Articles by Walter Armstrong - Pharmaceutical Executive


Articles by Walter Armstrong

Back Page: The Incredible Shrinking Donut Hole

The number of Medicare Part D subscribers who fall into the coverage gap looks smaller than was feared. Will that fact fall into the gap inside the Beltway?
Jun 1, 2007

Medicare Part D's infamous donut hole—the gap in coverage where subscribers have to shell out full drug costs—sparked a national debate long before the first poor, frail, creaky (or so you imagine) senior citizen stumbled into it. Critics of Part D—mostly Democrats, plus advocates ranging from AARP to the Gray Panthers—argue that government price negotiations, which the legislation bans, would lead to savings that could close the gap. Part D backers—mostly Republicans and PhRMA—counter with "Don't fix it if it ain't broke," pointing to surveys showing that as many as 80 percent of the 23 million subscribers are pleased with the program after just the first year. Plus, they say, Part D's so-called consumer-driven design controls costs, which, in fact, came in lower than projected.

How Far Will Avandia Fall?

May 30, 2007

A week and a day after the nation?s leading medical journal announced that Avandia poses a much higher heart attack risk than either its maker, GlaxoSmithKline, or FDA had previously reported, the media dustup has come nowhere near peaking. Meantime, analysts are already revising?downward?the damage to GSK?s blockbuster anti-diabetes drug in the face of what appears to be a rush to switch on the part of doctors and patients.

Back Page: Christmas in July

'Tis the season to renew PDUFA, and the tree-hanging party is in full swing
May 1, 2007

The reauthorization of the Prescription Drug User Fee Act (PDUFA) comes but once every five years. Set to expire September 30—and with congressional Democrats riding high and consumer confidence in drug safety at record lows—the deal by which pharma pays FDA to review its products is in for a long hot summer of debate.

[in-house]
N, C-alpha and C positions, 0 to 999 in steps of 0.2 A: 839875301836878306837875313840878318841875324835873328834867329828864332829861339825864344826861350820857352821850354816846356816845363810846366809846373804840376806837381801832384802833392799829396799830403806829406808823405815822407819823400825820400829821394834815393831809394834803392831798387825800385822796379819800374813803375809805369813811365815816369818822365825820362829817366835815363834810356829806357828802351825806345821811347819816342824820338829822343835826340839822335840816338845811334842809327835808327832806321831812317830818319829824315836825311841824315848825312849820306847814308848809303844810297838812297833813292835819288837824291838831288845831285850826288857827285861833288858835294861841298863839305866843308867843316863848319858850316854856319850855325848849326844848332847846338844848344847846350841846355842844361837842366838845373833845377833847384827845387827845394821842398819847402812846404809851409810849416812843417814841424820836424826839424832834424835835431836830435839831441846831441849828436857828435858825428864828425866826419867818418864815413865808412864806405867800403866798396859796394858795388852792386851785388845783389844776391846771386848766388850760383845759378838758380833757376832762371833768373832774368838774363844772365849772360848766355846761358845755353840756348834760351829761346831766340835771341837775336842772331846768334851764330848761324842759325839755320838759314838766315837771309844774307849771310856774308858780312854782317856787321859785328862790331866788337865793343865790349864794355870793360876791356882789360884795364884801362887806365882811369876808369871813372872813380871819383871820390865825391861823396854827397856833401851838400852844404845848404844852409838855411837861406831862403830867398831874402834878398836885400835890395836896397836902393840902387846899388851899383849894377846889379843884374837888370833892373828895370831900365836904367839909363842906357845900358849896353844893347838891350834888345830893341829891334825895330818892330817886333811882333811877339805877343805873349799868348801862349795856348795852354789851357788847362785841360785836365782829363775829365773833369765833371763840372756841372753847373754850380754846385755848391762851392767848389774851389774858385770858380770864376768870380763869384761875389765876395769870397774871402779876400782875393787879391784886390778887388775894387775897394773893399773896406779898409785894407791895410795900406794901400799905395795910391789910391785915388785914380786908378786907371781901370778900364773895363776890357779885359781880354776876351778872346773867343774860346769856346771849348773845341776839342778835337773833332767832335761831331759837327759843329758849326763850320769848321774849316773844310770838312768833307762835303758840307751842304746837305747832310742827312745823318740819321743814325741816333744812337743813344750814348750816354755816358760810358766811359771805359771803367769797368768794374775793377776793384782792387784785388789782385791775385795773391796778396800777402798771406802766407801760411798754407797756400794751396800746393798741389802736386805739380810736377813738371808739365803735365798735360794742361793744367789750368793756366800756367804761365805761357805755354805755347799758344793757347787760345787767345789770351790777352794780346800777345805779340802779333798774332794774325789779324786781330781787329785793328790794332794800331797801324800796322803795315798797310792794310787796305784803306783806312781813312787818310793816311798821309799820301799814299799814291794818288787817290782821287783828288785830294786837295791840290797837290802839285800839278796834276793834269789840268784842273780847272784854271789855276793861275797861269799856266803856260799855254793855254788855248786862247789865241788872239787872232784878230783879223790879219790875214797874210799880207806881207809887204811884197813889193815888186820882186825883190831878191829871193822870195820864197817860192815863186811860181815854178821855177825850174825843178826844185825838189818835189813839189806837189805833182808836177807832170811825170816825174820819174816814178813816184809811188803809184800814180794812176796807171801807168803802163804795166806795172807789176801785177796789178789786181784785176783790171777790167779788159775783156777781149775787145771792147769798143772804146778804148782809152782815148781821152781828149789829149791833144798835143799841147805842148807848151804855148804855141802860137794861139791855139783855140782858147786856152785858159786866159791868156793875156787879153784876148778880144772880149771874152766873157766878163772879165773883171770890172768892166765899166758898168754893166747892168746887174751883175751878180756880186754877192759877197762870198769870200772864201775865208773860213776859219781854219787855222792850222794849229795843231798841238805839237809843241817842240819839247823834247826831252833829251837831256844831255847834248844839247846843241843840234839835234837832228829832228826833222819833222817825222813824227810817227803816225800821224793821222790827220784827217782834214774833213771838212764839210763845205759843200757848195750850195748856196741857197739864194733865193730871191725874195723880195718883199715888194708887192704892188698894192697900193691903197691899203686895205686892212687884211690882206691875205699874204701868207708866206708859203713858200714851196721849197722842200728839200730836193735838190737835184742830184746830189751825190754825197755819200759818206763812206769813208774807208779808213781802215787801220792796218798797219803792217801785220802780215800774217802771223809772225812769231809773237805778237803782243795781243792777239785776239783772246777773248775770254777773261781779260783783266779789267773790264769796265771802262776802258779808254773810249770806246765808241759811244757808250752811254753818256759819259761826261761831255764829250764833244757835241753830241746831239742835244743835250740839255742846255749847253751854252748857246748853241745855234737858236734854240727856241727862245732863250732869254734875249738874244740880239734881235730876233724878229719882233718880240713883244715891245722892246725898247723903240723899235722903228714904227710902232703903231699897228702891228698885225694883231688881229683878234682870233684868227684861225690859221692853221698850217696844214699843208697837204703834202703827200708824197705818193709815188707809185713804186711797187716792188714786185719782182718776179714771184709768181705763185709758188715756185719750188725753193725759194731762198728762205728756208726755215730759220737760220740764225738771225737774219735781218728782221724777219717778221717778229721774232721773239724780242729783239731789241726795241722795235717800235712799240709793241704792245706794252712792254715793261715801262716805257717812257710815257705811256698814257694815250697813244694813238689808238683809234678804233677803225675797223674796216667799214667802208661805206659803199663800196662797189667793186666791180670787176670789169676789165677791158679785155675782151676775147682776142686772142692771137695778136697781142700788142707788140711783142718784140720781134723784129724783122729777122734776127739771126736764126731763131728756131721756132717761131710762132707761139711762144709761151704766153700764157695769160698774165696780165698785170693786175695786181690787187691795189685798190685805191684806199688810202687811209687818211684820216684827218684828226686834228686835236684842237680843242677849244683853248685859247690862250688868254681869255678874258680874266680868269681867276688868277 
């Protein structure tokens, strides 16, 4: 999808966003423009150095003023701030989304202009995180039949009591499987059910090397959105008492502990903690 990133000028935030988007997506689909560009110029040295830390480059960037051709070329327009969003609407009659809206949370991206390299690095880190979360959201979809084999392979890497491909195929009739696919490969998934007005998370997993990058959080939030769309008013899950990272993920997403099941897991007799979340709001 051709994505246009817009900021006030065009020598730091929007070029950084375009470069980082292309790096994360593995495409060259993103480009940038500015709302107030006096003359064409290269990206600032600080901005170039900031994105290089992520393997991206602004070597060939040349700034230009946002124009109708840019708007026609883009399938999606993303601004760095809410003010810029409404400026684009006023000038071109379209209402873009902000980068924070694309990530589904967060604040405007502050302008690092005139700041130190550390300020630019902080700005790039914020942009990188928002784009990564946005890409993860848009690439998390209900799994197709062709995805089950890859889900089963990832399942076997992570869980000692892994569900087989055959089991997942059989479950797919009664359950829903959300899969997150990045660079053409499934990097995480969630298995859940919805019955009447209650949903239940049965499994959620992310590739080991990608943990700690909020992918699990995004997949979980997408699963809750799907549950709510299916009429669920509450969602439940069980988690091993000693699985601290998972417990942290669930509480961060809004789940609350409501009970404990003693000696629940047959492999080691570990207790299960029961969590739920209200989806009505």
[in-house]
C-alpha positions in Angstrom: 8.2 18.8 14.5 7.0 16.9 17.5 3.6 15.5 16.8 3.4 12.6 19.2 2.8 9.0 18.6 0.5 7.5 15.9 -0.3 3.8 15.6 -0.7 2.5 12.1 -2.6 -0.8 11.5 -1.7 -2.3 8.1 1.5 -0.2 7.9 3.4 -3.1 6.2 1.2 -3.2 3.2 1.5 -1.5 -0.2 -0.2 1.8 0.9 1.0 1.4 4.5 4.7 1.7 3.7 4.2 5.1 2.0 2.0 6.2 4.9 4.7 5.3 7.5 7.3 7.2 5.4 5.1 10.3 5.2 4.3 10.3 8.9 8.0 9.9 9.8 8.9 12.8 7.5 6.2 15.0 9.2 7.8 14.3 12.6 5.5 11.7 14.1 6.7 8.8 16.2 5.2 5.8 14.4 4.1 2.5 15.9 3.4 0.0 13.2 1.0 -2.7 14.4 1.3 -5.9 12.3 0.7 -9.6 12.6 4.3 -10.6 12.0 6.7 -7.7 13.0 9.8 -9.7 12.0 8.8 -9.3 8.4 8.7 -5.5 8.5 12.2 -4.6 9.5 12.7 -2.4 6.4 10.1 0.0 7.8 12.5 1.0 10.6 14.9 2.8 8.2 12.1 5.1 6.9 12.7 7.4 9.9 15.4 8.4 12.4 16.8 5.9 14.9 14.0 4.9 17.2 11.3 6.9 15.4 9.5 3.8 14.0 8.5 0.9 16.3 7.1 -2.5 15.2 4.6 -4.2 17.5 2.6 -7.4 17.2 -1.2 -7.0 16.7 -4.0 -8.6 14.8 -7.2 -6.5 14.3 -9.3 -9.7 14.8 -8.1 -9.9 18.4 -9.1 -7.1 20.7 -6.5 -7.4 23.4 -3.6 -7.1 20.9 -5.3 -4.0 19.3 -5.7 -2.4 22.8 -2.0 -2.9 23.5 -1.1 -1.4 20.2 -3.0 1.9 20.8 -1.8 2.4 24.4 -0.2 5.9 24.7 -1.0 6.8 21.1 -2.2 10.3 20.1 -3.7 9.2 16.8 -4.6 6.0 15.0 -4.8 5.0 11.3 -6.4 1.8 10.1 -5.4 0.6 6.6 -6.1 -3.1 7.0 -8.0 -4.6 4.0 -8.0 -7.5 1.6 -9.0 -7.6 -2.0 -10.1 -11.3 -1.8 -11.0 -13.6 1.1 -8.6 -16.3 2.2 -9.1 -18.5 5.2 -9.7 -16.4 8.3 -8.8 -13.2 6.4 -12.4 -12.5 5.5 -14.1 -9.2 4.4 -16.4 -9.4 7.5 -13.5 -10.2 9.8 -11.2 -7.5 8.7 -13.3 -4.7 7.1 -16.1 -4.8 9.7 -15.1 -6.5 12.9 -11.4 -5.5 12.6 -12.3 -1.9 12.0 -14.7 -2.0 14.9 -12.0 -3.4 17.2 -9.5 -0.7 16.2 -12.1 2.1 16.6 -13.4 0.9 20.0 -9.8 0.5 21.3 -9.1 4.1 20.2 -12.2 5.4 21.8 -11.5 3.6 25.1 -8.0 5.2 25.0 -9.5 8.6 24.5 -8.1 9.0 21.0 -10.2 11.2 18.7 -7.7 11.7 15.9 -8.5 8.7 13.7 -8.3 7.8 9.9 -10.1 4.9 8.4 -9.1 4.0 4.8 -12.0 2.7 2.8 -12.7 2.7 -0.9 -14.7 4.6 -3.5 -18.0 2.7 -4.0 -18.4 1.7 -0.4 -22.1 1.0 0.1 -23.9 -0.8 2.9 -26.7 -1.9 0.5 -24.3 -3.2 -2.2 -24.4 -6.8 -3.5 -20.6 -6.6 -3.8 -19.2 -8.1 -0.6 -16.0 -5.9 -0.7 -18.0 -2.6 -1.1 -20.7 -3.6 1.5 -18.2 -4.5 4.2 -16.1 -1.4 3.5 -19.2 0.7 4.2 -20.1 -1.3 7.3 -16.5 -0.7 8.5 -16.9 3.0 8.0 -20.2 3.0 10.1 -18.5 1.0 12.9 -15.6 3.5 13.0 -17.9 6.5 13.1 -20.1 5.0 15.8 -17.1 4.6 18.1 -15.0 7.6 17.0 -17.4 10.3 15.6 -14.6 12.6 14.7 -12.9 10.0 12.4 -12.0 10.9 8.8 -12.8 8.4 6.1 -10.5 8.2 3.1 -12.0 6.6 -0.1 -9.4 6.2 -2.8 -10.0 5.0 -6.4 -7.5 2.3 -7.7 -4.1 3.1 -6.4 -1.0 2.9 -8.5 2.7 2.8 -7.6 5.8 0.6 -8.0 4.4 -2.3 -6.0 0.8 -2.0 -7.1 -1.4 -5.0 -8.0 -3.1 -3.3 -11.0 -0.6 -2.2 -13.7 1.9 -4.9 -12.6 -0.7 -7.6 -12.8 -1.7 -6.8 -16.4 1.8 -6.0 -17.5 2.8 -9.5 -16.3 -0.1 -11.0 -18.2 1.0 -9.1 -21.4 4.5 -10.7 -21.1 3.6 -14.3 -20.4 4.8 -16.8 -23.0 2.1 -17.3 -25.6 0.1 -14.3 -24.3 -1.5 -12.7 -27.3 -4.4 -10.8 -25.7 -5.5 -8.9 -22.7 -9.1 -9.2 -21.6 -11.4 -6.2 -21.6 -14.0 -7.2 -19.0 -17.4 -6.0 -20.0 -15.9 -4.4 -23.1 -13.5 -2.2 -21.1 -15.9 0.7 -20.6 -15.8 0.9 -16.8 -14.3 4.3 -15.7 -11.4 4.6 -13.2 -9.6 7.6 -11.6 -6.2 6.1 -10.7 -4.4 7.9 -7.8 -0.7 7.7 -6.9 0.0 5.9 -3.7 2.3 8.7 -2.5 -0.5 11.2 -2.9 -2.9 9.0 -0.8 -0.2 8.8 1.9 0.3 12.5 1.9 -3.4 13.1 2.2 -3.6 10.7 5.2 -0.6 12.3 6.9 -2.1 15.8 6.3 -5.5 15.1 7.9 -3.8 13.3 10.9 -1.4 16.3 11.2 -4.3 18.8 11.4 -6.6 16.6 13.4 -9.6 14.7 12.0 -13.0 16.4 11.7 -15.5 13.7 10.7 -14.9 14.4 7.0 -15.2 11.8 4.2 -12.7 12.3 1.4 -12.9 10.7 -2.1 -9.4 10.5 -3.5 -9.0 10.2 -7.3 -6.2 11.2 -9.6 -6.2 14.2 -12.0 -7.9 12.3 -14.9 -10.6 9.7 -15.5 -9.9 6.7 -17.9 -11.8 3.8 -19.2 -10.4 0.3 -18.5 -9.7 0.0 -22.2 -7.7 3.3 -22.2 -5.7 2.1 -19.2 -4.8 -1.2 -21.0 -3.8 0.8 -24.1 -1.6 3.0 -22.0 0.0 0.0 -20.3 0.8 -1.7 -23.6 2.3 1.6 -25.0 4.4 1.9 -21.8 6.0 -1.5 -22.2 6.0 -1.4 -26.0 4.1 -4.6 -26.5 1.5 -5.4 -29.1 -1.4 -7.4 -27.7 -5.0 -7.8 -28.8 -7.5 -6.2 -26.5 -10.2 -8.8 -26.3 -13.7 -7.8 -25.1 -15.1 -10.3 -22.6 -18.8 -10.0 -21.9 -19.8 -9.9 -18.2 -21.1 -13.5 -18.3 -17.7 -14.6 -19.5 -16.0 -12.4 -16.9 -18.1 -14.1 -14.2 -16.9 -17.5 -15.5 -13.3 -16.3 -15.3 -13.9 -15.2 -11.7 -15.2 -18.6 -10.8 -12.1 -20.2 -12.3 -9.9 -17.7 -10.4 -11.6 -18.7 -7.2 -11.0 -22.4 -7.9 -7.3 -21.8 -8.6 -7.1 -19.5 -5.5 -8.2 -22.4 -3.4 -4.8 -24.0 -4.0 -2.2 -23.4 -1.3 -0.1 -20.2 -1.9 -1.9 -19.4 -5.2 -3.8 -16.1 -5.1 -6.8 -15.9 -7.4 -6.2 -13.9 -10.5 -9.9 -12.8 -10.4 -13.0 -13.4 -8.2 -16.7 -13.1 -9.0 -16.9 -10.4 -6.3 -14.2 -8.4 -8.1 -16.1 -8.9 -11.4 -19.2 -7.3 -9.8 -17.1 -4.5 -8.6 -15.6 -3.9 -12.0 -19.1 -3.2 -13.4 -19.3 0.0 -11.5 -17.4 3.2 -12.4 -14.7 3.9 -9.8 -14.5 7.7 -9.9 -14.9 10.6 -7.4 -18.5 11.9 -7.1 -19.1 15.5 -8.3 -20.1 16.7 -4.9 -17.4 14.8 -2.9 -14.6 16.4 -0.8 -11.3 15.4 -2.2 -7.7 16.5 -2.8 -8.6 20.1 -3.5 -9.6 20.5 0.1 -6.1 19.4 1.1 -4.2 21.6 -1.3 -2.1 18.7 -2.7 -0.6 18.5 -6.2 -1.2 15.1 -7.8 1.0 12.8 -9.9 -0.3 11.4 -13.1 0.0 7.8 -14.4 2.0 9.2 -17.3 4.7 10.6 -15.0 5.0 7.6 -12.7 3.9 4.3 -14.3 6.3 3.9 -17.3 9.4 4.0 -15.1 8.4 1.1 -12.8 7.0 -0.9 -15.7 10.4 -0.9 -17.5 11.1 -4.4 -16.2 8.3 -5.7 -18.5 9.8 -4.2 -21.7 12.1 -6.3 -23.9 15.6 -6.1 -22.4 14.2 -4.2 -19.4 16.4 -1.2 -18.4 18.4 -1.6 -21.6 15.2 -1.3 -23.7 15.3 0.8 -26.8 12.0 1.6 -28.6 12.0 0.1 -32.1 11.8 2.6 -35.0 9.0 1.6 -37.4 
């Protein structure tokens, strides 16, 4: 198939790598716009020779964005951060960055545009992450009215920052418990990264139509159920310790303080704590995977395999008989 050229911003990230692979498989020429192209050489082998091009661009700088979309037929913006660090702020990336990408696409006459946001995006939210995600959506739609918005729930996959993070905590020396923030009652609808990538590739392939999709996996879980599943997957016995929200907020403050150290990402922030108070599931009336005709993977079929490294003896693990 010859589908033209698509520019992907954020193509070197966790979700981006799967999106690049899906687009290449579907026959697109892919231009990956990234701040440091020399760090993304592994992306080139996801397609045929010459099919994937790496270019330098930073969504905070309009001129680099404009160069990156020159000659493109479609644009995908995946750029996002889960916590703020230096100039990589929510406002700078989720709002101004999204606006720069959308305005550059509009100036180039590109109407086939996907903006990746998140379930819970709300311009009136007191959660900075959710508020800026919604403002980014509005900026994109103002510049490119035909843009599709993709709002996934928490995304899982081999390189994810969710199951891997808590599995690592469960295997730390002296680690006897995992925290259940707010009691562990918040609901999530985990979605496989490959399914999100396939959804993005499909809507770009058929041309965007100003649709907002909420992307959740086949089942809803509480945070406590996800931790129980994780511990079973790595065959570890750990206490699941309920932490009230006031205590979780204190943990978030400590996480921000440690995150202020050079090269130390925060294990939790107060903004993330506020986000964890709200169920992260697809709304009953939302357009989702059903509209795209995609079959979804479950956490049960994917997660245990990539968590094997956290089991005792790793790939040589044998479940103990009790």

Make It New

To fix pharma's business model, nothing less than big, bold, and risky fits the bill. Two radical new visions focus on getting back to the roots of innovation—and letting a thousand flowers bloom.
Apr 1, 2007

Everyone agrees that by streamlining and downsizing, Big Pharma is taking a step in the right direction. What no one yet knows is if it's too little, too late. Or what "too little, too late" might look like. Or what else might work.

He's Just Being Frank

Cephalon's boss brought Provigil to market, runs his biotech like a Big Pharma, and mouths off at you-know-who. Now he's going global with plans to corner cancer. The really scary thing is, Baldino, 53, hasn't even peaked.
Mar 1, 2007

Big, bold, and brash, Frank Baldino has built Cephalon into one of the nation's most dynamic biotechs. The company, based in suburban Philadelphia, is 20-years-old this year, and is already marking its birthday with a flurry of honors. In January, Cephalon was inducted into the World Economic Forum's Community of Global Growth Companies—a tribute to a 44 percent increase in annual revenue (to $1.67 billion in 2006) and its new footprints in Europe and Asia.

Forecast 2007: At Sea

Jan 1, 2007

Pharma's next big challenge is simple: Rebuild its broken business model. But between expiring patents and dry pipelines, pricing wars and safety woes, a beleaguered FDA, a bloodthirsty OIG, and Dems on parade, many companies are just trying to steer clear of icebergs.


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